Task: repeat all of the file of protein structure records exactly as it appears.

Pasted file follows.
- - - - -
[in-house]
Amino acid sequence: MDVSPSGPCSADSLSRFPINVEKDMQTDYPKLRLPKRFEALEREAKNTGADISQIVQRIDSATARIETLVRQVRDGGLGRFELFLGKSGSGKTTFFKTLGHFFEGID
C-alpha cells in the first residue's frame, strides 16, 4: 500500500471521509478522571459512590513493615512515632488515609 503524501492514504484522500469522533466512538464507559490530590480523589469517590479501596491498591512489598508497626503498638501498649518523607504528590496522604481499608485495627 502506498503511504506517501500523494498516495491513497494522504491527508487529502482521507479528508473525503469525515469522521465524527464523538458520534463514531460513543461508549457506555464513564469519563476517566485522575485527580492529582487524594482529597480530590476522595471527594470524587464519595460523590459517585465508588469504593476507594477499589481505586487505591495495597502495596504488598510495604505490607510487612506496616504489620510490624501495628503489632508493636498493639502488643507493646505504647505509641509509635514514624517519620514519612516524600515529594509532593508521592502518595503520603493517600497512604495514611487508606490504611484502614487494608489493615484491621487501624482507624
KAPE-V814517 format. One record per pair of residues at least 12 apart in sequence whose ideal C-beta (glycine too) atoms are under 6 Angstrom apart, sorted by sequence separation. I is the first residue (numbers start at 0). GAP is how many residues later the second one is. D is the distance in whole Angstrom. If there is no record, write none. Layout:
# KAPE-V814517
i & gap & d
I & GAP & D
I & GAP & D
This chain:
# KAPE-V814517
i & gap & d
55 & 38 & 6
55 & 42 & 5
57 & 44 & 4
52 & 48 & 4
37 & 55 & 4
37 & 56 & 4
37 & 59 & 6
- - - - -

[in-house]
Amino acid sequence: MDVSPSGPCSADSLSRFPINVEKDMQTDYPKLRLPKRFEALEREAKNTGADISQIVQRIDSATARIETLVRQVRDGGLGRFELFLGKSGSGKTTFFKTLGHFFEGID
C-alpha cells in the first residue's frame, strides 16, 4: 500500500471521509478522571459512590513493615512515632488515609 503524501492514504484522500469522533466512538464507559490530590480523589469517590479501596491498591512489598508497626503498638501498649518523607504528590496522604481499608485495627 502506498503511504506517501500523494498516495491513497494522504491527508487529502482521507479528508473525503469525515469522521465524527464523538458520534463514531460513543461508549457506555464513564469519563476517566485522575485527580492529582487524594482529597480530590476522595471527594470524587464519595460523590459517585465508588469504593476507594477499589481505586487505591495495597502495596504488598510495604505490607510487612506496616504489620510490624501495628503489632508493636498493639502488643507493646505504647505509641509509635514514624517519620514519612516524600515529594509532593508521592502518595503520603493517600497512604495514611487508606490504611484502614487494608489493615484491621487501624482507624
KAPE-V814517 format. One record per pair of residues at least 12 apart in sequence whose ideal C-beta (glycine too) atoms are under 6 Angstrom apart, sorted by sequence separation. I is the first residue (numbers start at 0). GAP is how many residues later the second one is. D is the distance in whole Angstrom. If there is no record, write none. Layout:
# KAPE-V814517
i & gap & d
I & GAP & D
I & GAP & D
This chain:
# KAPE-V814517
i & gap & d
55 & 38 & 6
55 & 42 & 5
57 & 44 & 4
52 & 48 & 4
37 & 55 & 4
37 & 56 & 4
37 & 59 & 6